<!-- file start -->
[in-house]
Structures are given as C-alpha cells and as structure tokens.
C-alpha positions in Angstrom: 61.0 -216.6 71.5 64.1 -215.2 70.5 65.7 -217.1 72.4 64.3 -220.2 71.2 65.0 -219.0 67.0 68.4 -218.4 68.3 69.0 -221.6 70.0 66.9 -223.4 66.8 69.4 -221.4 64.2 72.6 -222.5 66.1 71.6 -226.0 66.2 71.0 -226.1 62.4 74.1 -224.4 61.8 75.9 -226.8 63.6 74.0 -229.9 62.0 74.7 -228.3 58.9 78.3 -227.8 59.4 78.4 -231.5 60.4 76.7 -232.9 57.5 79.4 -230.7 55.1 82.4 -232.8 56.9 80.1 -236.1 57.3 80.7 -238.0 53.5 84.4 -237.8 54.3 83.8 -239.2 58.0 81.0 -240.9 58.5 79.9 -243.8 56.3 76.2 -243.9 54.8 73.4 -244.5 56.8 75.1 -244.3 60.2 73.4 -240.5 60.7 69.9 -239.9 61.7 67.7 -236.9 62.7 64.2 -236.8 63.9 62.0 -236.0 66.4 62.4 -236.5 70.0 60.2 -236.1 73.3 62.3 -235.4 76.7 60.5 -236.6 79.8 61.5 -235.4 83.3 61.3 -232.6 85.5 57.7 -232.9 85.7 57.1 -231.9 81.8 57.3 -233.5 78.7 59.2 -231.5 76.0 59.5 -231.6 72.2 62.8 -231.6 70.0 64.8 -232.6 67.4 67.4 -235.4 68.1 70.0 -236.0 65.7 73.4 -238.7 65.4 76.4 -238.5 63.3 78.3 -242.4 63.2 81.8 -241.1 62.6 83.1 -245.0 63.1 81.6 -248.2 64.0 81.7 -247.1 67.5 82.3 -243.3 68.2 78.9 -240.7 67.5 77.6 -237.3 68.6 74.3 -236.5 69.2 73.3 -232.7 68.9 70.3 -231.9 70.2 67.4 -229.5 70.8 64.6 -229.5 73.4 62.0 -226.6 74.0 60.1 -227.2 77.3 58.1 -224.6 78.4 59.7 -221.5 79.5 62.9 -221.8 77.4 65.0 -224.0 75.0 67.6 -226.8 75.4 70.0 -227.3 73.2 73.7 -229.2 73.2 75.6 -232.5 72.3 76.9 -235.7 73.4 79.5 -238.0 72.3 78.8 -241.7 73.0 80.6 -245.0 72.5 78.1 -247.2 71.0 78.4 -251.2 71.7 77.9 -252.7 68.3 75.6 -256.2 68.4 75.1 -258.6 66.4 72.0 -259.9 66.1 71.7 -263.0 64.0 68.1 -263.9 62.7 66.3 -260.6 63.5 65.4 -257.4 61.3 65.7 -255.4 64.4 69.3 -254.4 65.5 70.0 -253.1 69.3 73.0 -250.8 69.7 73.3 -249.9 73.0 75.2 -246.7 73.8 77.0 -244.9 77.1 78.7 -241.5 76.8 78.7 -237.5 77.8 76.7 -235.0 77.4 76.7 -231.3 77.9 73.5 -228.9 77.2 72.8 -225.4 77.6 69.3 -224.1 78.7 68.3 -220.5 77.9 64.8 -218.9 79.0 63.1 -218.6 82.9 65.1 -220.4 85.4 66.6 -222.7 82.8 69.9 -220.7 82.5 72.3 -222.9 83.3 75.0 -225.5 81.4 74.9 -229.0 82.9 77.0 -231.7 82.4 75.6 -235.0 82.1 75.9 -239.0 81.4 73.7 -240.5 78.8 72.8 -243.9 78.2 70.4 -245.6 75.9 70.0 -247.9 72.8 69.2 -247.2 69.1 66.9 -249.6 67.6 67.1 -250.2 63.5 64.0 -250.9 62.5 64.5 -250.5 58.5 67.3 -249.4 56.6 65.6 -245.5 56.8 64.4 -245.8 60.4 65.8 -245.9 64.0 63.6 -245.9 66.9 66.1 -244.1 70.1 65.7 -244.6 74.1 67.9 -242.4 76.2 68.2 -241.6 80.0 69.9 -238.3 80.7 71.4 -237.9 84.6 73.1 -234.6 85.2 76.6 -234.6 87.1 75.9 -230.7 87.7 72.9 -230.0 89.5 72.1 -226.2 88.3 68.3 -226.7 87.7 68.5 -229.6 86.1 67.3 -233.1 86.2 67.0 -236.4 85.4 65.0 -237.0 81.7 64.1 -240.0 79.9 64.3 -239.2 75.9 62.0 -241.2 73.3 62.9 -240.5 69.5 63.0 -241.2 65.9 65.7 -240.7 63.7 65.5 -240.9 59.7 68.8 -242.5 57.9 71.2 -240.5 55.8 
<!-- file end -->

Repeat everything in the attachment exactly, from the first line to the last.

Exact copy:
[in-house]
Structures are given as C-alpha cells and as structure tokens.
C-alpha positions in Angstrom: 61.0 -216.6 71.5 64.1 -215.2 70.5 65.7 -217.1 72.4 64.3 -220.2 71.2 65.0 -219.0 67.0 68.4 -218.4 68.3 69.0 -221.6 70.0 66.9 -223.4 66.8 69.4 -221.4 64.2 72.6 -222.5 66.1 71.6 -226.0 66.2 71.0 -226.1 62.4 74.1 -224.4 61.8 75.9 -226.8 63.6 74.0 -229.9 62.0 74.7 -228.3 58.9 78.3 -227.8 59.4 78.4 -231.5 60.4 76.7 -232.9 57.5 79.4 -230.7 55.1 82.4 -232.8 56.9 80.1 -236.1 57.3 80.7 -238.0 53.5 84.4 -237.8 54.3 83.8 -239.2 58.0 81.0 -240.9 58.5 79.9 -243.8 56.3 76.2 -243.9 54.8 73.4 -244.5 56.8 75.1 -244.3 60.2 73.4 -240.5 60.7 69.9 -239.9 61.7 67.7 -236.9 62.7 64.2 -236.8 63.9 62.0 -236.0 66.4 62.4 -236.5 70.0 60.2 -236.1 73.3 62.3 -235.4 76.7 60.5 -236.6 79.8 61.5 -235.4 83.3 61.3 -232.6 85.5 57.7 -232.9 85.7 57.1 -231.9 81.8 57.3 -233.5 78.7 59.2 -231.5 76.0 59.5 -231.6 72.2 62.8 -231.6 70.0 64.8 -232.6 67.4 67.4 -235.4 68.1 70.0 -236.0 65.7 73.4 -238.7 65.4 76.4 -238.5 63.3 78.3 -242.4 63.2 81.8 -241.1 62.6 83.1 -245.0 63.1 81.6 -248.2 64.0 81.7 -247.1 67.5 82.3 -243.3 68.2 78.9 -240.7 67.5 77.6 -237.3 68.6 74.3 -236.5 69.2 73.3 -232.7 68.9 70.3 -231.9 70.2 67.4 -229.5 70.8 64.6 -229.5 73.4 62.0 -226.6 74.0 60.1 -227.2 77.3 58.1 -224.6 78.4 59.7 -221.5 79.5 62.9 -221.8 77.4 65.0 -224.0 75.0 67.6 -226.8 75.4 70.0 -227.3 73.2 73.7 -229.2 73.2 75.6 -232.5 72.3 76.9 -235.7 73.4 79.5 -238.0 72.3 78.8 -241.7 73.0 80.6 -245.0 72.5 78.1 -247.2 71.0 78.4 -251.2 71.7 77.9 -252.7 68.3 75.6 -256.2 68.4 75.1 -258.6 66.4 72.0 -259.9 66.1 71.7 -263.0 64.0 68.1 -263.9 62.7 66.3 -260.6 63.5 65.4 -257.4 61.3 65.7 -255.4 64.4 69.3 -254.4 65.5 70.0 -253.1 69.3 73.0 -250.8 69.7 73.3 -249.9 73.0 75.2 -246.7 73.8 77.0 -244.9 77.1 78.7 -241.5 76.8 78.7 -237.5 77.8 76.7 -235.0 77.4 76.7 -231.3 77.9 73.5 -228.9 77.2 72.8 -225.4 77.6 69.3 -224.1 78.7 68.3 -220.5 77.9 64.8 -218.9 79.0 63.1 -218.6 82.9 65.1 -220.4 85.4 66.6 -222.7 82.8 69.9 -220.7 82.5 72.3 -222.9 83.3 75.0 -225.5 81.4 74.9 -229.0 82.9 77.0 -231.7 82.4 75.6 -235.0 82.1 75.9 -239.0 81.4 73.7 -240.5 78.8 72.8 -243.9 78.2 70.4 -245.6 75.9 70.0 -247.9 72.8 69.2 -247.2 69.1 66.9 -249.6 67.6 67.1 -250.2 63.5 64.0 -250.9 62.5 64.5 -250.5 58.5 67.3 -249.4 56.6 65.6 -245.5 56.8 64.4 -245.8 60.4 65.8 -245.9 64.0 63.6 -245.9 66.9 66.1 -244.1 70.1 65.7 -244.6 74.1 67.9 -242.4 76.2 68.2 -241.6 80.0 69.9 -238.3 80.7 71.4 -237.9 84.6 73.1 -234.6 85.2 76.6 -234.6 87.1 75.9 -230.7 87.7 72.9 -230.0 89.5 72.1 -226.2 88.3 68.3 -226.7 87.7 68.5 -229.6 86.1 67.3 -233.1 86.2 67.0 -236.4 85.4 65.0 -237.0 81.7 64.1 -240.0 79.9 64.3 -239.2 75.9 62.0 -241.2 73.3 62.9 -240.5 69.5 63.0 -241.2 65.9 65.7 -240.7 63.7 65.5 -240.9 59.7 68.8 -242.5 57.9 71.2 -240.5 55.8 